Next he draws round himself a veil of astral matter, which we call his astral body; and that is the instrument of his passions and emotions, and also (in conjunction with the lower part of his mental body) the instrument of all such thought as is tinged by selfishness and personal feeling. Only after having assumed these intermediate vehicles can he come into touch with a baby physical body, and be born into the world which we know. He lives through what we call his life, gaining certain qualities as the result of its experiences; and at its end, when the physical body is worn out, he reverses the process of descent and lays aside one by one the temporary vehicles which he has assumed. The first to go is the physical body, and when that is dropped, his life is centred in the astral world and he lives in his astral body.
The length of his stay in that world depends upon the amount of passion and emotion which he has developed within himself in his physical life. If there is much of these, the astral body is strongly vitalized, and will persist for a long time; if there is but little, the astral body has less vitality, and he will soon be able to cast that vehicle aside in turn. When that is done he finds himself living in his mental body. The strength of that depends upon the nature of the thoughts to which he has habituated himself, and usually his stay at this level is a long one. At last it comes to an end, and he casts aside the mental body in turn, and is once more the ego in his own world.
Owing to lack of development, he is as yet but partially conscious in that world; the vibrations of its matter are too rapid to make any impression upon him, just as the ultra-violet rays are too rapid to make any impression upon our eyes. After a rest there, he feels the desire to descend to a level where the undulations are perceptible to him, in order that he may feel himself to be fully alive; so he repeats the process of descent into denser matter, and assumes once more a mental, an astral and a physical body. As his previous bodies have all disintegrated, each in its tarn, these new vehicles are entirely distinct from them, and thus it happens that in his physical life he has no recollection whatever of other similar lives which have preceded it.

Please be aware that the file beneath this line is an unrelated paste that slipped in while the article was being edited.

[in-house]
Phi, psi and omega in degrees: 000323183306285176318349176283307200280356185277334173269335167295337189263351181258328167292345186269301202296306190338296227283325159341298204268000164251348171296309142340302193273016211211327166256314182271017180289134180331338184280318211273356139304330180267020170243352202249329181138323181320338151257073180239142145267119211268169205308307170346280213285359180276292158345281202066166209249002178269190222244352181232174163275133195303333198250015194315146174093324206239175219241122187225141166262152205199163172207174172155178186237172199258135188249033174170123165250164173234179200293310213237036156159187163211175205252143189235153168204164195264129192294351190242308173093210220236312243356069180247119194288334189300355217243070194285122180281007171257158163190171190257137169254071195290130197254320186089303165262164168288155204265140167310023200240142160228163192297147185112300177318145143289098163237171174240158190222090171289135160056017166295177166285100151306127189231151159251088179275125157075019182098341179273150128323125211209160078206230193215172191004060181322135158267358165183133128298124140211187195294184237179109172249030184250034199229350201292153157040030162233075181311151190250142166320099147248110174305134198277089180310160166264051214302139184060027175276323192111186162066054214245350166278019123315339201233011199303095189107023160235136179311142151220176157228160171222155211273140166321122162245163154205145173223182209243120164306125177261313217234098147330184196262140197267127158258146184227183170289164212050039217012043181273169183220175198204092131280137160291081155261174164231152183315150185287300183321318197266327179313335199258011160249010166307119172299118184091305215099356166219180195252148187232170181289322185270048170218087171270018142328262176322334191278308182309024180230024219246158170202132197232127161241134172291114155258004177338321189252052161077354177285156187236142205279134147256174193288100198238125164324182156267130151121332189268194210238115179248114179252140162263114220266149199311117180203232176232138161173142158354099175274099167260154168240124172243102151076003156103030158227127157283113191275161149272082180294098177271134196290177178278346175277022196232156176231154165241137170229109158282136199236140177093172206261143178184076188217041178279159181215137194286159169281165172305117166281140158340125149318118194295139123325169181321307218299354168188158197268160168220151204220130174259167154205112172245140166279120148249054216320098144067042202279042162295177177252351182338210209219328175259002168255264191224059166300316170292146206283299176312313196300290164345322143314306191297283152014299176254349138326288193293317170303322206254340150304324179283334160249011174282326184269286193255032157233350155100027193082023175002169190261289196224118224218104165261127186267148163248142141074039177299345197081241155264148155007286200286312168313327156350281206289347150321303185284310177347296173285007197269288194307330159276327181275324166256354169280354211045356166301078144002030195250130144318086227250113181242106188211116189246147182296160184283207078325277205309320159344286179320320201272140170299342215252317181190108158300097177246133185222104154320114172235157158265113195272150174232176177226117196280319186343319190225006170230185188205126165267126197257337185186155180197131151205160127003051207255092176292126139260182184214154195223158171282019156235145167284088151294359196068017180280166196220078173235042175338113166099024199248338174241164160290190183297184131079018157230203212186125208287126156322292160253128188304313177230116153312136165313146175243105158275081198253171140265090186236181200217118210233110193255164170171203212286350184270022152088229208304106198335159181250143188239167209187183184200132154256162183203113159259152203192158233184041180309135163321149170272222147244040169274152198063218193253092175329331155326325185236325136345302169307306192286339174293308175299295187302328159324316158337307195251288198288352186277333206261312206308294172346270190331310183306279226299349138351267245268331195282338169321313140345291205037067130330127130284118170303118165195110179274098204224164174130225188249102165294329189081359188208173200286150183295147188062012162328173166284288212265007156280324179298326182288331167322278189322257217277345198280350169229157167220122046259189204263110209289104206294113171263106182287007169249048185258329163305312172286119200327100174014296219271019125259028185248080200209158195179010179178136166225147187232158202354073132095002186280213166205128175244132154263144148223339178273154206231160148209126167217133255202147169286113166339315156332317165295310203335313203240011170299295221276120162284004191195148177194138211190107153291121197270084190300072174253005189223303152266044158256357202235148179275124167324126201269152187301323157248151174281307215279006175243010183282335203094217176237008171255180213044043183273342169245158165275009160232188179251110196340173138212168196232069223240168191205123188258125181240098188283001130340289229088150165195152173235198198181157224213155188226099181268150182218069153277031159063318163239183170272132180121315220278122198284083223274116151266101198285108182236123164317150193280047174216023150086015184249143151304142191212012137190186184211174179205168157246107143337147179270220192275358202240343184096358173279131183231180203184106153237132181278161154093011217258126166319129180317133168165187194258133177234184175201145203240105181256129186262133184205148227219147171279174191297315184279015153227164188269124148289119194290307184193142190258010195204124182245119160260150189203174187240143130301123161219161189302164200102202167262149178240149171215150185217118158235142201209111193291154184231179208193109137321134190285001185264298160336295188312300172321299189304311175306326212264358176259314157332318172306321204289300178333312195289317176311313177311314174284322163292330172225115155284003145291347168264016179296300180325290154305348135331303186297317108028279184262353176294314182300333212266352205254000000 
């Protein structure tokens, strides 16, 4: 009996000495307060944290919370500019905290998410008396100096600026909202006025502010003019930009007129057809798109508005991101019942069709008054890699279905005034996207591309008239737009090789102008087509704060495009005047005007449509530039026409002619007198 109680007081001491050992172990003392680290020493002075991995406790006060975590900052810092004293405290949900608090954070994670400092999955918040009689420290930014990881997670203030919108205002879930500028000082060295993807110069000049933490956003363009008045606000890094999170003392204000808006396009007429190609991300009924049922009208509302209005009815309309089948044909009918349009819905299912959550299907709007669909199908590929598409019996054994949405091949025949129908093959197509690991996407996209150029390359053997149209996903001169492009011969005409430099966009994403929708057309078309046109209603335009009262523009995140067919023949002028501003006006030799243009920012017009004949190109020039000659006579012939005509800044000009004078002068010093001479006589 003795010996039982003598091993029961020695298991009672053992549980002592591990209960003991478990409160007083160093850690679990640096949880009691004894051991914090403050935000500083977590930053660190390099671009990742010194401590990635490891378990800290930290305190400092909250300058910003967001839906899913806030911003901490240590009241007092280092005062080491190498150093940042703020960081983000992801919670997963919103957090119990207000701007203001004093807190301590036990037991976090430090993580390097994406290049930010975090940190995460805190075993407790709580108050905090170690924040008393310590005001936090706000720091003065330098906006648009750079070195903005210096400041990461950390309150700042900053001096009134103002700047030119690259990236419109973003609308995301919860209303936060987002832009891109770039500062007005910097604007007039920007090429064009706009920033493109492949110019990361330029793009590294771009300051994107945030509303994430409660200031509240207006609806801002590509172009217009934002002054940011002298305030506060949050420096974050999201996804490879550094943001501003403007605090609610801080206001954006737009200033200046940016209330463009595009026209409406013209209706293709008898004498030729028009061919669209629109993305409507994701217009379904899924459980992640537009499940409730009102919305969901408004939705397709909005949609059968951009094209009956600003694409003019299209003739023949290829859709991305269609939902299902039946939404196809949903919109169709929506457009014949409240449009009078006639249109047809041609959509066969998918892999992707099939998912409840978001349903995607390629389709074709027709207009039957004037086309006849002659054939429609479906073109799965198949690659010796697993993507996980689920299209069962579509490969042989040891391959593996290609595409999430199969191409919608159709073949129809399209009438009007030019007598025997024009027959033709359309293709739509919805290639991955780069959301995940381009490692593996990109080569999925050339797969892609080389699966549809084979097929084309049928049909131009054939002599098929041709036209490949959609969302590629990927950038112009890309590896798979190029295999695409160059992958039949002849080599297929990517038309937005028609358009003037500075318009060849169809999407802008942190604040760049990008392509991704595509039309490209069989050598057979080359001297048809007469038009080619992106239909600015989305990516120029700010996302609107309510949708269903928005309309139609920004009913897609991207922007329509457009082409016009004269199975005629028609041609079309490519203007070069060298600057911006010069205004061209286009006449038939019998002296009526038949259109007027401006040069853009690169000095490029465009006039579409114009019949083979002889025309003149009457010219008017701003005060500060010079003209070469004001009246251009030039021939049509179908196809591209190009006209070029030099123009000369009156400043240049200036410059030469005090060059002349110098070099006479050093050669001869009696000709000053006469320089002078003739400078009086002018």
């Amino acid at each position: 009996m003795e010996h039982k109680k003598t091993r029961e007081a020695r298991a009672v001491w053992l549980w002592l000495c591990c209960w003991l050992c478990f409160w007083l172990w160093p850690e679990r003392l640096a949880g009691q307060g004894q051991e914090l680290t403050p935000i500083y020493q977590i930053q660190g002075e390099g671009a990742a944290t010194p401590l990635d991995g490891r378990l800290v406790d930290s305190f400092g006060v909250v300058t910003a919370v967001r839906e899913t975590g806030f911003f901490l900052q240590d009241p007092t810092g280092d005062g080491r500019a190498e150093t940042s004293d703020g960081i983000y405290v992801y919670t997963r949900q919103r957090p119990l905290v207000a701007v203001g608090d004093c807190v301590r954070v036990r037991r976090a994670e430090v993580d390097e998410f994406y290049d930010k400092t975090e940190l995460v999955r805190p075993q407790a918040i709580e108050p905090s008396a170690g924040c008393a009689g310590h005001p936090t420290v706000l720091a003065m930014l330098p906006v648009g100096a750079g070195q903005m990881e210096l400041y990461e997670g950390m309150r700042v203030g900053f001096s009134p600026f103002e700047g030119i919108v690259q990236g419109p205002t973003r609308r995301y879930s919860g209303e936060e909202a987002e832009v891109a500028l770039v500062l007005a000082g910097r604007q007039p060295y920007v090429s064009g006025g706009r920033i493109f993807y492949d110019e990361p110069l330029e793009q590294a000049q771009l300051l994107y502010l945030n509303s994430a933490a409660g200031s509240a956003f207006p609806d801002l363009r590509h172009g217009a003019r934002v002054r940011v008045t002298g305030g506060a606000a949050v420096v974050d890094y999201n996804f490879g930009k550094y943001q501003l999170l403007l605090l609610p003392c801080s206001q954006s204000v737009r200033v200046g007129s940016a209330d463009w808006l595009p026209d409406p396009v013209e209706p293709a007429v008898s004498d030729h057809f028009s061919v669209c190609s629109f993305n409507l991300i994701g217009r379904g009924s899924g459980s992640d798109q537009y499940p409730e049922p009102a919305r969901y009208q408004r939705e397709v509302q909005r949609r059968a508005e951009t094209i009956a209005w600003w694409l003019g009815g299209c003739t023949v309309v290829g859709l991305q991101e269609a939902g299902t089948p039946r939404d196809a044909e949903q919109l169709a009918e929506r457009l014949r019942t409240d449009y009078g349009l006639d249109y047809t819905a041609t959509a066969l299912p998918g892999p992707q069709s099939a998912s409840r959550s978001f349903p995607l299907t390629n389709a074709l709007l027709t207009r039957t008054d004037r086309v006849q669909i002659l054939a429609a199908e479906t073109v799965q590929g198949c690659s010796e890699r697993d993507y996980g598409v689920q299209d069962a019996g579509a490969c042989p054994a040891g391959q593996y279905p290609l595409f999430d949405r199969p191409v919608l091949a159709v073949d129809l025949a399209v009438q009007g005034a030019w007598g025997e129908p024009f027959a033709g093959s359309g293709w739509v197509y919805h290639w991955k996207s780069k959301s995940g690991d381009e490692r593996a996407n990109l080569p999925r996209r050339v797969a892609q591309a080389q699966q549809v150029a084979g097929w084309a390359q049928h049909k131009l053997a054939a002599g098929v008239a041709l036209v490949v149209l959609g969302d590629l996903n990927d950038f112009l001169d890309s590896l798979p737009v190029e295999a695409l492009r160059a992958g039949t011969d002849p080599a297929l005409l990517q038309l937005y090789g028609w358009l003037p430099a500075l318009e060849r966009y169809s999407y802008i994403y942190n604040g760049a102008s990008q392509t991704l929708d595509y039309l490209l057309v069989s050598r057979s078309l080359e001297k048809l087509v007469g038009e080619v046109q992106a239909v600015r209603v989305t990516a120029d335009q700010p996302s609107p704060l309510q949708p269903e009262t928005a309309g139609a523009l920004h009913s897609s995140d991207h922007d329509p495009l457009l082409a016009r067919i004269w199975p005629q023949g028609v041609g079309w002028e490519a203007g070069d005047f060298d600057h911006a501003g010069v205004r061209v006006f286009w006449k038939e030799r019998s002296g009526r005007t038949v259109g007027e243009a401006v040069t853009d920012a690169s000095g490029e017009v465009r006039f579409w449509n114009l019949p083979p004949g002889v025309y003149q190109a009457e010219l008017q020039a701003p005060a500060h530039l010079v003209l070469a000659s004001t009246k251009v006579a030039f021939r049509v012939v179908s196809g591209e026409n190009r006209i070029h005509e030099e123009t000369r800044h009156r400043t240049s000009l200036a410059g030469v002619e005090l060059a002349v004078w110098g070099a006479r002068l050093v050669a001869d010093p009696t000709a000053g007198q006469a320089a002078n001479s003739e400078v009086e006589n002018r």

When functioning in this physical world he remembers by means of his mental body; but since that is a new one, assumed only for this birth, it naturally cannot contain the memory of previous births in which it had no part. The man himself, the ego, does remember them all when in his own world, and occasionally some partial recollection of them or influence from them filters through into his lower vehicles. He does not usually, in his physical life, remember the experiences of earlier lives, but he does manifest in physical life the qualities which those experiences have developed in him. Each man is therefore exactly what he has made himself during those past lives; if he has in them developed good qualities in himself, he possesses the good qualities now; if he neglected to train himself, and consequently left himself weak and of evil disposition, he finds himself precisely in that condition now. The qualities, good or evil, with which he is born are those which he has made for himself.